Myth No. 3: Vouchers can solve all the inner-city schools' problems. Not so again. The crisis in education is as much a social and economic problem as it is a teaching problem. Children from unstable homes who go to school hungry and angry often aren't prepared to learn. If no one at home works, there may not be any sense of punctuality. If no one reads, there may not be any familiarity with books and the quiet discipline that goes with reading. Teachers can't be faulted for these problems. The answer lies in the economic realm. Policies that promote growth, low unemployment, and decent-paying jobs are both pro-family and pro-education.
Myth No. 4: Private schools are the answer. Sometimes. Some 90% of the nation's 26,000 private schools claim a religious identity. In the inner city, nearly all are Catholic. They offer safety, discipline, and educational basics. But in Wisconsin and Florida, public funds spent for vouchers must provide for children opting out of religious classes. Can Catholic schools accept this? Or would it undermine their own value system? In addition, private schools often refuse to admit problem students and eject those who cause trouble. They also don't admit kids with special educational needs. Yet more than half the children in many New York City grade schools are in special-ed classes. What happens to them? In the end, public schools must be reformed, not replaced.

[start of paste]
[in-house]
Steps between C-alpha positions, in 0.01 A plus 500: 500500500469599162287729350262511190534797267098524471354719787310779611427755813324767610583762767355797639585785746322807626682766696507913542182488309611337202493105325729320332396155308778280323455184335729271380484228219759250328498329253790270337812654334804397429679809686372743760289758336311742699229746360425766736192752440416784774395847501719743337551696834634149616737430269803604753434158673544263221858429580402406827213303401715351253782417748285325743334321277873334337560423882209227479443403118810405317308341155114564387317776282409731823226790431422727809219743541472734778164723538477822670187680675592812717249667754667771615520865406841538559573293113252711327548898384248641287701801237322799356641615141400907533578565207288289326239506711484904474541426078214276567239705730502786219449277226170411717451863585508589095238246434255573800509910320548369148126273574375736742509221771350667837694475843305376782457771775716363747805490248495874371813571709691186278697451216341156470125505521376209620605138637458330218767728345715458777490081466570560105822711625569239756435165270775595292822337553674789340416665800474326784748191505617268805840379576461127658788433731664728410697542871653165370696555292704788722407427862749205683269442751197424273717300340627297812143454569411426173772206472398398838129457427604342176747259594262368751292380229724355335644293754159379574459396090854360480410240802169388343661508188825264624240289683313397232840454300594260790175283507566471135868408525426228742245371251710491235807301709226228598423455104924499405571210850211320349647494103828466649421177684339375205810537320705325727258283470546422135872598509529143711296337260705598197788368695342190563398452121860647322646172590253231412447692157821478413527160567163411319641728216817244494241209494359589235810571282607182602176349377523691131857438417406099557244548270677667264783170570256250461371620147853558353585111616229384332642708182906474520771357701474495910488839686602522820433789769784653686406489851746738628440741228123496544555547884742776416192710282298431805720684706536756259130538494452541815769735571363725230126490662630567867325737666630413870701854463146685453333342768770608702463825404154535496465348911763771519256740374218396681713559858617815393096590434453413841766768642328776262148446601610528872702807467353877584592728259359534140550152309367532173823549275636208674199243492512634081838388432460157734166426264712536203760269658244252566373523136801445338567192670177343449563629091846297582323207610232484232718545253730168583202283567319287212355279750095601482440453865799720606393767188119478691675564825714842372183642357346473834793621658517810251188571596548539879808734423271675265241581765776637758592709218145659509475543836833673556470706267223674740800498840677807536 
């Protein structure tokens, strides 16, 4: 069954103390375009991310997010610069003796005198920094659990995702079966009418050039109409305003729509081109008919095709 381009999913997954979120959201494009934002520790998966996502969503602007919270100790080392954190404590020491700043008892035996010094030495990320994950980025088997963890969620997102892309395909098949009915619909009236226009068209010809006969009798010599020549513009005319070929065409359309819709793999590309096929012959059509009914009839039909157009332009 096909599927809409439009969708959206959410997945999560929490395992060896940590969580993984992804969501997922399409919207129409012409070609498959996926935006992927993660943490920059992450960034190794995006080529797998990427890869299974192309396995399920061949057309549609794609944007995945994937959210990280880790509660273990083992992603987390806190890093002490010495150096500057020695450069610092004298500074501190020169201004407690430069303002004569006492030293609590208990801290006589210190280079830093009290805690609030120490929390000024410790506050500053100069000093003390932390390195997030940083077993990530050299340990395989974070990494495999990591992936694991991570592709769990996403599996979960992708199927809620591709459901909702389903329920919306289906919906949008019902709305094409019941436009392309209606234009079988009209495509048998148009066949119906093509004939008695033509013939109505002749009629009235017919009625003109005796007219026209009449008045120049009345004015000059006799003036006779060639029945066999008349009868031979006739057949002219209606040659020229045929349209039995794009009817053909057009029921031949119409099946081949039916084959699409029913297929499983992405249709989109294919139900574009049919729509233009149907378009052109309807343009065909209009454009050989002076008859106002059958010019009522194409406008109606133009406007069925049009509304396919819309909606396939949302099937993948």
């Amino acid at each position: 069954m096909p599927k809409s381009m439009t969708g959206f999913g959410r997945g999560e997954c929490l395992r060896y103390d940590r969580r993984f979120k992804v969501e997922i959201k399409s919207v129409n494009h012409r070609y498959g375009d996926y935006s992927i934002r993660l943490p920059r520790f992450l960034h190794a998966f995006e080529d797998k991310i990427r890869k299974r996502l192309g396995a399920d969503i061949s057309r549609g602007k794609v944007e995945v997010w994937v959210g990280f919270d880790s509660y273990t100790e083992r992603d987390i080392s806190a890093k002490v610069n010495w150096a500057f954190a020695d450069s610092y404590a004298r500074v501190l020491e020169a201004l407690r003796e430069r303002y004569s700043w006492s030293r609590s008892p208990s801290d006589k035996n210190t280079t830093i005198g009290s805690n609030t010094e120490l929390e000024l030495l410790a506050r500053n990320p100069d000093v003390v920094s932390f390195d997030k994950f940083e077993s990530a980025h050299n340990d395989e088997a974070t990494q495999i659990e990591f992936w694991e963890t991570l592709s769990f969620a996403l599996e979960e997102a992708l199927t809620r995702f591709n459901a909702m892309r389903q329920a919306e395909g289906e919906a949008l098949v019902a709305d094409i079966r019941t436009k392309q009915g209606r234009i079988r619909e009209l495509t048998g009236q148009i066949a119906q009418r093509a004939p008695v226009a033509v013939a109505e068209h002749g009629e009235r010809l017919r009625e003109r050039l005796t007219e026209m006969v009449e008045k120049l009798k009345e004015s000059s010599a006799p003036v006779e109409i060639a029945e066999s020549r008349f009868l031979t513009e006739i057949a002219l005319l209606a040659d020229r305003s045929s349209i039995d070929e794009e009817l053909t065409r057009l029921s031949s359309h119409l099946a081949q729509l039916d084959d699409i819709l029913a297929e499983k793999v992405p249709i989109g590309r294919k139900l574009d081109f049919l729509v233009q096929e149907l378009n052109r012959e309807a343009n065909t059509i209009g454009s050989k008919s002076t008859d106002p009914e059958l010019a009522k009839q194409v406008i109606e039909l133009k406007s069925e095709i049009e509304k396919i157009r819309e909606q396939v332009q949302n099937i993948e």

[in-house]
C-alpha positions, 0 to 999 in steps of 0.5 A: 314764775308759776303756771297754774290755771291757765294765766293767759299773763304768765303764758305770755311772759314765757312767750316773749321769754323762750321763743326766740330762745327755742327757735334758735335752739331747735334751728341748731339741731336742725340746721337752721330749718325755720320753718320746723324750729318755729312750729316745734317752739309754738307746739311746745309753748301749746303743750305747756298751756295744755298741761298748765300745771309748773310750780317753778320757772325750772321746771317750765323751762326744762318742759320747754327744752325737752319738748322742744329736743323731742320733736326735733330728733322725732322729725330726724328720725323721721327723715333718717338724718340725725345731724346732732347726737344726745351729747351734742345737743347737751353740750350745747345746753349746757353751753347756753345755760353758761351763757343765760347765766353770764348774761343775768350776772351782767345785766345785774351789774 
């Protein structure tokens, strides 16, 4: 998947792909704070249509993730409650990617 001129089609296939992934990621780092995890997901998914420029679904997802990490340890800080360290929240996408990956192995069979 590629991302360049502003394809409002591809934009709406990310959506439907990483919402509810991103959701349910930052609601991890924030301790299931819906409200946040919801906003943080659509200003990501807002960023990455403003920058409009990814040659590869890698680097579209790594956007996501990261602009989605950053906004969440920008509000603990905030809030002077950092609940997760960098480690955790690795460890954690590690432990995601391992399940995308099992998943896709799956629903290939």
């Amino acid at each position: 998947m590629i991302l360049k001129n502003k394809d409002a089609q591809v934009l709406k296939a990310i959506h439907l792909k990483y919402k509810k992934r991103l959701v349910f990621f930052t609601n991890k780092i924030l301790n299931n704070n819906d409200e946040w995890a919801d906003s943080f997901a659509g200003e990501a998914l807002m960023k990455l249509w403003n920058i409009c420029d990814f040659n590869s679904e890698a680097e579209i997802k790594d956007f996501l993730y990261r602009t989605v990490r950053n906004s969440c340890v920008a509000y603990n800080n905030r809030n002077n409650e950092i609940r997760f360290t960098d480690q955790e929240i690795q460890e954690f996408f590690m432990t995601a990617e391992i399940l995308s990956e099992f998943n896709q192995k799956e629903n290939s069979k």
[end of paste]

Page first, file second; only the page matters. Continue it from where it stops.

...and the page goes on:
There is an understandable groundswell of popular support for experimenting with vouchers. In spite of 20 years of a national school-improvement movement, many inner-city schools remain dangerous places that don't educate. Parents send their kids to them because they have no choice. That must end. Charter schools that are genuinely independent of heavy-handed bureaucratic and political influence can provide choice and competition within the public school system. They should be dramatically expanded. And it is time to try vouchers as well. Private vouchers can help. Nathan Myhrvold, chief technology officer for Microsoft; Stanley Druckenmiller, chief investment strategist for George Soros; Peter Lynch, vice-chairman of Fidelity mutual funds; and many others joined Forstmann. The rest of the American business community should get involved in educational reform, too.
Publicly funded vouchers are the next step. Arthur Levine, president of Columbia University's Teachers College and a lifelong advocate of public education, believes the situation is so dire that a rescue operation is needed to reclaim the lives of America's most disadvantaged children. He proposes trying a limited voucher program for the poor, urban children attending the bottom 10% of public schools. Parents would be reimbursed an amount equal to the average cost per student (about $6,500 nationally) to permit them to attend a wide range of nonsectarian private schools, such as those run by the Edison Project, public schools in the suburbs, or parochial schools.
It's a good, limited proposal that bores in on the real problem in American education. Poor kids would get a way out of the worst inner-city schools. And it might even increase competition, forcing school districts to close old, decrepit buildings and provide safe, quality education. The U.S. simply can't afford to sacrifice another generation of poor children.